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Louisiana Abandons Private Juvenile Prisons

The state of Louisiana agreed to a settlement in federal court September 7, 2000 designed to radically alter the way it operates its juvenile prisons. The agreement was intended to settle several lawsuits against the state, including one by the U.S. Dept. of Justice, which charged that teenage detainees were routinely brutalized by guards and deprived of food, clothing and medical care.

Former mayor of Houston, Fred Hofheinz, faces charges of conspiracy, extortion and bribery... Brown is alleged to have funneled $845,000 from Hofheinz to Gov. Edwards to serve the lucrative contract.

The settlement agreement effectively ends Louisiana's experiment with privately run juvenile prisons, where the worst abuses had occurred. The state had tried to privatize its juvenile lockups to cut costs, but the effort raised questions about whether for-profit corporations could operate prisons more efficiently than the government without skimping on essential services and training. Richard Sthadler, the secretary of the Department of Public Safety and Corrections, said the state had been forced to expand juvenile prisons but that its "efforts to provide some of these services through privately operated facilities were a disappointment."

Under the settlement, the state is prohibited from placing any more juveniles in a prison at Jena, operated by Wackenhut Corrections Corporation. Wackenhut abandoned the Jena contract last spring after a juvenile court judge in New Orleans and investigators hired by the Justice Department found that youthful prisoners there had been deprived of underwear, sweaters, blankets and food and that prisoners were routinely beaten by guards. After returning the Jena juveniles to state-run facilities, Wackenhut said it would convert the facility to an adult prison. However, seven months later, the building remains empty and unused.

The state also agreed to stop doing business with a private company operated by friends of former Governor Edwin W. Edwards, which owned a juvenile prison at Tallulah. The state seized control of the Tallulah prison in 1999 after reports surfaced of widespread abuse, corruption and mis-management of the facility.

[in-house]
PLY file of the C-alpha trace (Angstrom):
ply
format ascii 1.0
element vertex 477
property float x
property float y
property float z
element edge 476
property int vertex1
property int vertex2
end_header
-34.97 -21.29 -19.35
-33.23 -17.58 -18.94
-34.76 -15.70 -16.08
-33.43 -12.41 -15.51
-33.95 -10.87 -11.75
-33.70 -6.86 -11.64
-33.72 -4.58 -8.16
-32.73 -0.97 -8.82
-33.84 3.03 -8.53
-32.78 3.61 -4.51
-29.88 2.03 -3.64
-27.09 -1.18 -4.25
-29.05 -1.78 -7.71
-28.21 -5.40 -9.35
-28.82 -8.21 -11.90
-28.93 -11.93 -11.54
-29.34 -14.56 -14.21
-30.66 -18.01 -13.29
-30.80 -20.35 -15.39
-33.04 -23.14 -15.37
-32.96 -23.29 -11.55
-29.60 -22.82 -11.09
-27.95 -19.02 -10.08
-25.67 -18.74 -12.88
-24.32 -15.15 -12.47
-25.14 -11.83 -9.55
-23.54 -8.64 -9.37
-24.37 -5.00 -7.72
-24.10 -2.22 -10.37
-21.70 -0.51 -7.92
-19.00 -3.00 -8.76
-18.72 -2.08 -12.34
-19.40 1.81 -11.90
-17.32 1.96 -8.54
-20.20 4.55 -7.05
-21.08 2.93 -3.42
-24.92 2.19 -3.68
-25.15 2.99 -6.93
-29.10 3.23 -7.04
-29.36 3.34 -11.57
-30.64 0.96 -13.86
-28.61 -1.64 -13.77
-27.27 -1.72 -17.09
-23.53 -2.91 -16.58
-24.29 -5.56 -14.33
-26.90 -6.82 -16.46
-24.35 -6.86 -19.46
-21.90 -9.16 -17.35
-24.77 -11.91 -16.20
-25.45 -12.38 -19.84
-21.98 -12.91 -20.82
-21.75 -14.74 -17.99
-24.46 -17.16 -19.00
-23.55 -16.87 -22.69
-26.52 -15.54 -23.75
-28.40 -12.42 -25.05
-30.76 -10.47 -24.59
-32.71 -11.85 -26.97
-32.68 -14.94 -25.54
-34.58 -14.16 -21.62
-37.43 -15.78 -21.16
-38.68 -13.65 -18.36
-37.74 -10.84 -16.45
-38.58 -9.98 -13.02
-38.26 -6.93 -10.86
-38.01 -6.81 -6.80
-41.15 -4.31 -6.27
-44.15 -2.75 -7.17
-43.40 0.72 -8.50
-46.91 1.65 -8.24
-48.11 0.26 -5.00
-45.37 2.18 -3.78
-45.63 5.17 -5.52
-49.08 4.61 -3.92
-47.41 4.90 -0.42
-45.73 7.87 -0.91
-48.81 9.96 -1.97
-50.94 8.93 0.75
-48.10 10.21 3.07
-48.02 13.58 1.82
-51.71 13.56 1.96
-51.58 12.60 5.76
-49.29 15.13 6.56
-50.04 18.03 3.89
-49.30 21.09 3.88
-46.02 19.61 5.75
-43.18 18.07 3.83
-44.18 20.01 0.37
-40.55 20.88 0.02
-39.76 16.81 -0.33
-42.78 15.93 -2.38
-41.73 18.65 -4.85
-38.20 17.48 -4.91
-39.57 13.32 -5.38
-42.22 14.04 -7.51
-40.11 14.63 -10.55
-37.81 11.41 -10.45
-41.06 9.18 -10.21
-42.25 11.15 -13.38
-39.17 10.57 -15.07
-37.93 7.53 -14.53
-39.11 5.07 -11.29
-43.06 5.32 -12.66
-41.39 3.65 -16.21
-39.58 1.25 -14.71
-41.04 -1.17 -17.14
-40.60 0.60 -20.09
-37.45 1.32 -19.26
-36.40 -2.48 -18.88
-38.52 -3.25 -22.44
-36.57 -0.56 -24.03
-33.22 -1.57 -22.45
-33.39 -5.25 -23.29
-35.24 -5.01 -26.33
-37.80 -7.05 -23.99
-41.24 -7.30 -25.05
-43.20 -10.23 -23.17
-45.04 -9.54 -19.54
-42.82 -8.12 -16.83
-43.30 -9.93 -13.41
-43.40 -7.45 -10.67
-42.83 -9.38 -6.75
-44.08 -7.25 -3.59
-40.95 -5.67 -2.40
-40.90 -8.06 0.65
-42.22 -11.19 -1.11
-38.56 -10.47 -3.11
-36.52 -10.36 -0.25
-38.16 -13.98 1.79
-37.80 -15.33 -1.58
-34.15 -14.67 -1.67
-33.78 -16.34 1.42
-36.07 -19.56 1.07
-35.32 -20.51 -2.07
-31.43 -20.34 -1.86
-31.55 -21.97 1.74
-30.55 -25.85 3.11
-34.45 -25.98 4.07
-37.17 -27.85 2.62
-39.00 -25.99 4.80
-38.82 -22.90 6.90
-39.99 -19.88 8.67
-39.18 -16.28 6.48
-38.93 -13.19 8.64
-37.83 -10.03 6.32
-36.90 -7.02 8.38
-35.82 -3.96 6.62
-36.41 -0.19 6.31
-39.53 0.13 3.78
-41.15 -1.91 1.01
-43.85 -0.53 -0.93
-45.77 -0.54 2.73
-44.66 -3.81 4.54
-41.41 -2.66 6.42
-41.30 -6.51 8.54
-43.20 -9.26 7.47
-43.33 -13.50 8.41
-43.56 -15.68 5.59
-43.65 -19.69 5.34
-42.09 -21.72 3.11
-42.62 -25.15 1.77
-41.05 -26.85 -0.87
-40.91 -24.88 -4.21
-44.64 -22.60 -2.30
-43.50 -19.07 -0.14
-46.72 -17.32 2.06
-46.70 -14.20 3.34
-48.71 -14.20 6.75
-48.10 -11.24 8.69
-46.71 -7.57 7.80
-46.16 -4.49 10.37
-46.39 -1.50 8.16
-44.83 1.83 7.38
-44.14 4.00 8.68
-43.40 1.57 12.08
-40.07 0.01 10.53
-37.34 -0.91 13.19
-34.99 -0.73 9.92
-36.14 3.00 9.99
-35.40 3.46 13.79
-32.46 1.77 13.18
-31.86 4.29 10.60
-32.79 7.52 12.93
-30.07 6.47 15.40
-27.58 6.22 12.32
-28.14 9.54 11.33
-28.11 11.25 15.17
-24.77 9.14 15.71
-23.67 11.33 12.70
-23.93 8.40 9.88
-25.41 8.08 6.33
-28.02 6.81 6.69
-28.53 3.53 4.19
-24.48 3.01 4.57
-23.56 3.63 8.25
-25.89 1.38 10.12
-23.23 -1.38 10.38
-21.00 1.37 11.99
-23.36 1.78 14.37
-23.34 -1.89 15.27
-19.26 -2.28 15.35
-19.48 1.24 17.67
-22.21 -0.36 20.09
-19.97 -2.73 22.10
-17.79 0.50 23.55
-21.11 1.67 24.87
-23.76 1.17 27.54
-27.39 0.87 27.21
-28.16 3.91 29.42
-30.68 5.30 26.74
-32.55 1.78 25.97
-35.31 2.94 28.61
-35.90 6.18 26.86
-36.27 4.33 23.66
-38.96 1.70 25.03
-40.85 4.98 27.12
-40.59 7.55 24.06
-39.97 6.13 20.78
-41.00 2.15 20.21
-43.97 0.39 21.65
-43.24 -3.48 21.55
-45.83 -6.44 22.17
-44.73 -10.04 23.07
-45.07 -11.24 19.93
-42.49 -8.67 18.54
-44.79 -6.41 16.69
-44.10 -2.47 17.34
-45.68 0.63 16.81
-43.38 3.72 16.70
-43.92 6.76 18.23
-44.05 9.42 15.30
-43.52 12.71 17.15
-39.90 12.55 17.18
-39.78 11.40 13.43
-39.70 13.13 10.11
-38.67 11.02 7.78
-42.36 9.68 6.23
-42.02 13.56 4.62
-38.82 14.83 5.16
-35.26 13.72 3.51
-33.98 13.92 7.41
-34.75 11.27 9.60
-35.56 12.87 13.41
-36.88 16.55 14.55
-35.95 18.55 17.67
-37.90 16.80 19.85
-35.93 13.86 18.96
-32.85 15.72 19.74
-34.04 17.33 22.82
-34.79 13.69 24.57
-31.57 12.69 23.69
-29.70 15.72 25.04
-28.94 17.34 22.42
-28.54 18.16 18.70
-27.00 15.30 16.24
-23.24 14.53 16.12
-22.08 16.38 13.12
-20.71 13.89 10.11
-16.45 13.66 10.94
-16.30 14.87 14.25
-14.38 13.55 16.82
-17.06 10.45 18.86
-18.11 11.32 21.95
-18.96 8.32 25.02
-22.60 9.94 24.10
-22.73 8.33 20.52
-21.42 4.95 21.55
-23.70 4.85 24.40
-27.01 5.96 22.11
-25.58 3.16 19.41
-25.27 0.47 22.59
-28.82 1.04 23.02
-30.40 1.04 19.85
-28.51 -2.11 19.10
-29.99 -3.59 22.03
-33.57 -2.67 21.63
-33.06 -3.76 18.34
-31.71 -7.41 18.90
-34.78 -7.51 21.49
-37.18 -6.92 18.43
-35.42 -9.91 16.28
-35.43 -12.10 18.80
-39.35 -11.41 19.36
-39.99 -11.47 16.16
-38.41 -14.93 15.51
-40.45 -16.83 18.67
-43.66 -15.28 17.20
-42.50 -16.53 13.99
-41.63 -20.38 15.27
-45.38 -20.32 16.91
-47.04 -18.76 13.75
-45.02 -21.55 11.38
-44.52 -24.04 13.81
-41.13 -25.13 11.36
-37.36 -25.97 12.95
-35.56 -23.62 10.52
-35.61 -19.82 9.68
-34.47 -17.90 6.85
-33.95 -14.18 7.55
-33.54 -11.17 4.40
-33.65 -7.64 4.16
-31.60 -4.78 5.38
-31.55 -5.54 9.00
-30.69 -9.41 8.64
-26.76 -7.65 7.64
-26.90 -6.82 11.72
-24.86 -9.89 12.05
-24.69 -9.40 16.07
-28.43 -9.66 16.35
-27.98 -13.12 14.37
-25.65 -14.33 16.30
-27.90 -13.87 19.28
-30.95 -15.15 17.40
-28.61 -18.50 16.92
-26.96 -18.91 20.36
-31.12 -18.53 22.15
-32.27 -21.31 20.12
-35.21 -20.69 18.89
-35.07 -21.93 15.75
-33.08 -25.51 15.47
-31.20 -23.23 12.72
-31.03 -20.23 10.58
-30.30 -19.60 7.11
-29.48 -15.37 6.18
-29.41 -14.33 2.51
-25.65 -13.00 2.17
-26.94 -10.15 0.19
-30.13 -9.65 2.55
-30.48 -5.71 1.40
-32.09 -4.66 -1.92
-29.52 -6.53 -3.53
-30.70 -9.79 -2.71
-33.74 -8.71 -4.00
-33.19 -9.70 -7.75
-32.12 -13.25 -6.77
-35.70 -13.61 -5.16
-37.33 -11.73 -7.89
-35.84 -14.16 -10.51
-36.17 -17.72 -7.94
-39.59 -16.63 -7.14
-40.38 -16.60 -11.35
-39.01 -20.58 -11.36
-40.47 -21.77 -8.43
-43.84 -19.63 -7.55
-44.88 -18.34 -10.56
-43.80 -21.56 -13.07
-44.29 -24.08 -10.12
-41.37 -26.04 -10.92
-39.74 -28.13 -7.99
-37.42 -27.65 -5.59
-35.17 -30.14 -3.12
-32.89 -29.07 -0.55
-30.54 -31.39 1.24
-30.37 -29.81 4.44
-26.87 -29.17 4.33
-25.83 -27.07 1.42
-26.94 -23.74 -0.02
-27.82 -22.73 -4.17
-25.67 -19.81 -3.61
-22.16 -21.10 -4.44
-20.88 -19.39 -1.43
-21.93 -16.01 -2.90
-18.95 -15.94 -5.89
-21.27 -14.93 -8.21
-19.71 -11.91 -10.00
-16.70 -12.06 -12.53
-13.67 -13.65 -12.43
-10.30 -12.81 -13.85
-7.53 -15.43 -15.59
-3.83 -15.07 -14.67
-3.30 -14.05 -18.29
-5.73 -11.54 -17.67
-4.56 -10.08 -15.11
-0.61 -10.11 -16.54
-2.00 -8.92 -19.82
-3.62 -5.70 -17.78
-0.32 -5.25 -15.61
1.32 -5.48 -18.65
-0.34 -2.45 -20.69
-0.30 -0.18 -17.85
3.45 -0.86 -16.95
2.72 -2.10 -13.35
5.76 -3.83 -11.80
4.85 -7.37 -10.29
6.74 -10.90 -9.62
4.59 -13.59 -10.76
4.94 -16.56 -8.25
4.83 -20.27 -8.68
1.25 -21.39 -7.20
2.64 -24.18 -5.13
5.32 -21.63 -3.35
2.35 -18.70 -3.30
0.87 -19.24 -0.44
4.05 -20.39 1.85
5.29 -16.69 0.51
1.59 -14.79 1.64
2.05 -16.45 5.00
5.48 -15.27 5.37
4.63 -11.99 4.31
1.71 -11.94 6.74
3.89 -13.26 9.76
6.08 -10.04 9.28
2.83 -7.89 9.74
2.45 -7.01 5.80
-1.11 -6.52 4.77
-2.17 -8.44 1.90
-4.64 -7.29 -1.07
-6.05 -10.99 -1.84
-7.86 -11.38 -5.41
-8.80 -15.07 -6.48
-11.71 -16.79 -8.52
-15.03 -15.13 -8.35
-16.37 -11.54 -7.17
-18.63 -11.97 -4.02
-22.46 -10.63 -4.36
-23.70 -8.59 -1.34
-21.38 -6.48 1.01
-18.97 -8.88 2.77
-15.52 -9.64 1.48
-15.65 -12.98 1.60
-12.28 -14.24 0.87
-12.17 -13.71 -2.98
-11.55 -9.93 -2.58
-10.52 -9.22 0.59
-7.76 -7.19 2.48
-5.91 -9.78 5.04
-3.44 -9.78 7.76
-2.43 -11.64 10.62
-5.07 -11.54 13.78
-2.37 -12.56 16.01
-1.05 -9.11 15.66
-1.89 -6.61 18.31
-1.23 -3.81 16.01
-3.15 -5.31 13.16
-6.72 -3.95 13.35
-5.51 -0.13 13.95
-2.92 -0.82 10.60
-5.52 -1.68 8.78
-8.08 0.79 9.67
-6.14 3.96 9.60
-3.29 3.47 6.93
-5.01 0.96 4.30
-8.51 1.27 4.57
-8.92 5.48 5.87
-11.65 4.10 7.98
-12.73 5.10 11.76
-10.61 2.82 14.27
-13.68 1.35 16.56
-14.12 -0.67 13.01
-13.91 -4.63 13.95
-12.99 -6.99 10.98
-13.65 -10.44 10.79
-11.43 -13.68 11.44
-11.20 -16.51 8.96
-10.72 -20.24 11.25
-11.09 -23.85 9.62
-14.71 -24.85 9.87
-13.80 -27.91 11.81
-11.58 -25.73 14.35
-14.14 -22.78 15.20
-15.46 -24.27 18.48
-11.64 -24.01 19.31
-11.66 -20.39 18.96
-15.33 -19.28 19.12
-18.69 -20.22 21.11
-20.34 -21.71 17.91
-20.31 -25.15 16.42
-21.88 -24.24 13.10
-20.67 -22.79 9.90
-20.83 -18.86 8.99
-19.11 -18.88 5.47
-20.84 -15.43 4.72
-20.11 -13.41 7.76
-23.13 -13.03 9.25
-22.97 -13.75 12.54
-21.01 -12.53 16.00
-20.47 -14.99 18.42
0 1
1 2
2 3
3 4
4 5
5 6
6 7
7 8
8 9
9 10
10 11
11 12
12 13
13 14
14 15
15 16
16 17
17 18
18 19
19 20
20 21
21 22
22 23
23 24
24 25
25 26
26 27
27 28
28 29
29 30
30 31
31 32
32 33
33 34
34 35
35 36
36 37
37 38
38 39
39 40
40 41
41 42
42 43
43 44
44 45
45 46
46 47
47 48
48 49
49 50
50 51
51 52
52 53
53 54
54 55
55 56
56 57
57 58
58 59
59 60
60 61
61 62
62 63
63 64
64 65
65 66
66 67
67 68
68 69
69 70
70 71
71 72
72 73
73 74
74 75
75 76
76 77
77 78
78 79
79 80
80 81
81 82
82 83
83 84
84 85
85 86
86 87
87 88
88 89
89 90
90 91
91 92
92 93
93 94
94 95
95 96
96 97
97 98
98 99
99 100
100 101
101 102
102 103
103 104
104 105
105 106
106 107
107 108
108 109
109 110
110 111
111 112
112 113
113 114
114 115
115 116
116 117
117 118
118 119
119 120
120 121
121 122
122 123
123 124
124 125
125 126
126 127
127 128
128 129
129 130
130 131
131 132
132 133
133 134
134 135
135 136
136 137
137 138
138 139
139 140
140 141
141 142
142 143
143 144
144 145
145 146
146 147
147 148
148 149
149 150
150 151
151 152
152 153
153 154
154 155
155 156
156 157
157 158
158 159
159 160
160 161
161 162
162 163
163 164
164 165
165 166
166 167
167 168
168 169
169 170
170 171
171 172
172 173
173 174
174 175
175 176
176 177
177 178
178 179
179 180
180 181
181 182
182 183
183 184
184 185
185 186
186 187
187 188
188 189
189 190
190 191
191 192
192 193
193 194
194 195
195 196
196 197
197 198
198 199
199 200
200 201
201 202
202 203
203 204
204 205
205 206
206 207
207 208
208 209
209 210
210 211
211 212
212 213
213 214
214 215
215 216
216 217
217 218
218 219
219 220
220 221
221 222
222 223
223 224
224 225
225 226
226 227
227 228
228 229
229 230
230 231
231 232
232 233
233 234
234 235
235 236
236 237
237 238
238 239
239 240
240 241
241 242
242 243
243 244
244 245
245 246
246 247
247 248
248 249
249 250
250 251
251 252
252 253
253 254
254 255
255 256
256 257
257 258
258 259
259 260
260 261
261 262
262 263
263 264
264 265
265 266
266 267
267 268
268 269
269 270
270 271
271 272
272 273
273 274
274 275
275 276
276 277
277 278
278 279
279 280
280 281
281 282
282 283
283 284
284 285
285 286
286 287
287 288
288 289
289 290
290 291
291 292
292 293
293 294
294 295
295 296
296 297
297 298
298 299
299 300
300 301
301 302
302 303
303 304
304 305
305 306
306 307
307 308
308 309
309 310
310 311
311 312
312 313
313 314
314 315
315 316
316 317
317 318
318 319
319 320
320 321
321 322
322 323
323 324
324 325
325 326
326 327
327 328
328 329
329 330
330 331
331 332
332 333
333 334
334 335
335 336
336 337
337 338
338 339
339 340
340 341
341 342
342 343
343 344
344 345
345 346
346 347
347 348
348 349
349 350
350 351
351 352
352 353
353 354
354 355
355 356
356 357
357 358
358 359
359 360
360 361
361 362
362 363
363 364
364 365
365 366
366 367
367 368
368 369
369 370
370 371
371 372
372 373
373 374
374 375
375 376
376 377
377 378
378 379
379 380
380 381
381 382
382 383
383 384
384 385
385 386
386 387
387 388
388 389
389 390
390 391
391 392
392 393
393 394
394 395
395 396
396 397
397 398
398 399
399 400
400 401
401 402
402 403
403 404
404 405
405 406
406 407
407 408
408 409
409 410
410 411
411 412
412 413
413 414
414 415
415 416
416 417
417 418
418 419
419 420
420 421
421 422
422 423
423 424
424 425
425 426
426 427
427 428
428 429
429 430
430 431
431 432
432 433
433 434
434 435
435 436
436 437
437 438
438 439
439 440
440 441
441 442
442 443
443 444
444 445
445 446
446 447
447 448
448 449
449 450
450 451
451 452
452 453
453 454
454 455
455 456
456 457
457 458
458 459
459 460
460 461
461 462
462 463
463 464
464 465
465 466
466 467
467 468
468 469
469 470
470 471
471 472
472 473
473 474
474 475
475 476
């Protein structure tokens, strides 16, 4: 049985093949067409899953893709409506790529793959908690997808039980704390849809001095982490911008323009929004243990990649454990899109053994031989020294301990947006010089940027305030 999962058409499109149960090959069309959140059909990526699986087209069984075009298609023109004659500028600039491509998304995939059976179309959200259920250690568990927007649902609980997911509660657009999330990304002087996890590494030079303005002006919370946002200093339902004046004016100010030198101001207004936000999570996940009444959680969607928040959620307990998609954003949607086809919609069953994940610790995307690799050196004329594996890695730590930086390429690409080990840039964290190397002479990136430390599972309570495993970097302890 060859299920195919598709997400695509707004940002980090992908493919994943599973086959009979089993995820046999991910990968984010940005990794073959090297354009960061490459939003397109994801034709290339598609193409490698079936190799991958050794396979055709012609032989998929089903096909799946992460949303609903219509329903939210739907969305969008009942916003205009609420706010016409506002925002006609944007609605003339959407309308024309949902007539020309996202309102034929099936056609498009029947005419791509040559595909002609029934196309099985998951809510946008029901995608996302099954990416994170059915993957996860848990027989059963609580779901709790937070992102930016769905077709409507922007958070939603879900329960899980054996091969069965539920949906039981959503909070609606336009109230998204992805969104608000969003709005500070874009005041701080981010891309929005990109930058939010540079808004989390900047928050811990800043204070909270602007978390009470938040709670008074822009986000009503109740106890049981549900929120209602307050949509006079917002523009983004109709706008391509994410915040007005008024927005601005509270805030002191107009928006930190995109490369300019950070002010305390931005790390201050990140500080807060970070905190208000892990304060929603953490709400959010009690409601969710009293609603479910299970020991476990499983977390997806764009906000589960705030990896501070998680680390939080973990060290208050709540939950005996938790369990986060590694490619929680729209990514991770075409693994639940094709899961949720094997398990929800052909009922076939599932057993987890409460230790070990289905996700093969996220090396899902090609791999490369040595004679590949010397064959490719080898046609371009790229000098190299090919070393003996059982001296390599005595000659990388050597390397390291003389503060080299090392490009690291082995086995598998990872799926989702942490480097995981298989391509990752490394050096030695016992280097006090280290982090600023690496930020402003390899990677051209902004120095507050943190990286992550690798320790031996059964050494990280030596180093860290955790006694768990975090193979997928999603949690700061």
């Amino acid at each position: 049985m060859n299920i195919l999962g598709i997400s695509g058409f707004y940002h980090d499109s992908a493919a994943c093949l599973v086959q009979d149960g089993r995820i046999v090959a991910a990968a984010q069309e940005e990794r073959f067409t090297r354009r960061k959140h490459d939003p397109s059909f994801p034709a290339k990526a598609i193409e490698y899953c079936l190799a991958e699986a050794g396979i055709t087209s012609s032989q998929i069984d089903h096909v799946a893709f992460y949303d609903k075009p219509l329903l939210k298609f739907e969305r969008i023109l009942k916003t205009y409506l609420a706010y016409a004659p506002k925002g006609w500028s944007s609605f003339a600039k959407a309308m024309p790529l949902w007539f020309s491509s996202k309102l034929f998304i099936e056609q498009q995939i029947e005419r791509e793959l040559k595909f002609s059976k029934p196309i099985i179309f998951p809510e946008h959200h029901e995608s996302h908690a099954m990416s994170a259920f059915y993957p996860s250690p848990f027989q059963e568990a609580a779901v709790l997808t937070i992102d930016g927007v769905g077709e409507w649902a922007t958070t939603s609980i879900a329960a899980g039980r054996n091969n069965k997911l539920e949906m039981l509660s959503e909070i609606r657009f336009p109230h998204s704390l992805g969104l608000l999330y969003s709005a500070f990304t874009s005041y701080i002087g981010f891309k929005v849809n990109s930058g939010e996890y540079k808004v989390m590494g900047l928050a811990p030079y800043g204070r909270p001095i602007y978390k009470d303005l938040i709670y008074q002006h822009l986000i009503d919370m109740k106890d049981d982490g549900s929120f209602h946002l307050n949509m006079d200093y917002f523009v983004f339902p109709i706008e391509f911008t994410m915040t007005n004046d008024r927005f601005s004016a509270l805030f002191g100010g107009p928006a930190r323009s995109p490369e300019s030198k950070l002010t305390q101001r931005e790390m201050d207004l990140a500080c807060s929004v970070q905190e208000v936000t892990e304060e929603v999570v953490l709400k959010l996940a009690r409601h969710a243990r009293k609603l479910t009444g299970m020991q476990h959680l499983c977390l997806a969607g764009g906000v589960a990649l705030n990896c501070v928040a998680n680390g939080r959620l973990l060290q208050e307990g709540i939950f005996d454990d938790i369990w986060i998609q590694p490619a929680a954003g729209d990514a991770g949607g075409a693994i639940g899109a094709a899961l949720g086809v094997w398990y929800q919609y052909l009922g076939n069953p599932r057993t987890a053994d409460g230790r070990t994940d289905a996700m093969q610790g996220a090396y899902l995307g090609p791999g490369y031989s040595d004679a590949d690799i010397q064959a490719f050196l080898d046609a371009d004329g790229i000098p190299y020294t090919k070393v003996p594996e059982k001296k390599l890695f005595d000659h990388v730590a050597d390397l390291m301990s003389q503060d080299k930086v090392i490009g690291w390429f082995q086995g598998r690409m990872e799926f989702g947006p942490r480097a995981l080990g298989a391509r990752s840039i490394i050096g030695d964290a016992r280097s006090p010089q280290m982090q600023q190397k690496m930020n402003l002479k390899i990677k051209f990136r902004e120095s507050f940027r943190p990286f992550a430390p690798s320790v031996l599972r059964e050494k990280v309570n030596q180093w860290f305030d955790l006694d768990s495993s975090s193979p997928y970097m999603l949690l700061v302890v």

Mr. Edwards was convicted last May of bribery involving the award of a riverboat casino license. Now one of his friends and business associates, Cecil Brown, along with the former mayor of Houston, Fred Hofheinz, faces charges of conspiracy, extortion and bribery in trying to obtain a for-profit juvenile prison contract. Brown is alleged to have of funneled $845,000 from Hofheinz to Edwards to secure the lucrative contract.

The settlement does more than eliminate for-profit juvenile facilities. It is also aimed at improving conditions at the state-run juvenile facilities, which were only marginally better than the for-profit prisons. Bill Lann Lee, the DOJ civil rights chief attorney, said the agreement "does not mean [that] everything will be magically solved." Nevertheless, Mr. Lee told the New York Times, "It does mean that there are now over 100 pages of detailed obligations and responsibilities that the State of Louisiana has agreed to, with timetables and mechanisms to make sure they are taken care of."

The settlement gives responsibility for medical treatment of state juvenile detainees to Louisiana State University. Under the agreement, doctors from the university's School of Medicine will provide medical, mental health and dental care at the state's five juvenile prisons. Staffs from the university are also slated to train guards in an effort to lessen the amount of physical force that has been used, Mr. Lee said.

Independent monitors will have a right to inspect the state's juvenile facilities, and if problems continue, the agreement allows the Justice Department and others to file motions to reopen their lawsuits with Judge Frank J. Polozola of the Federal District Court in Baton Rouge.

Source: New York Times

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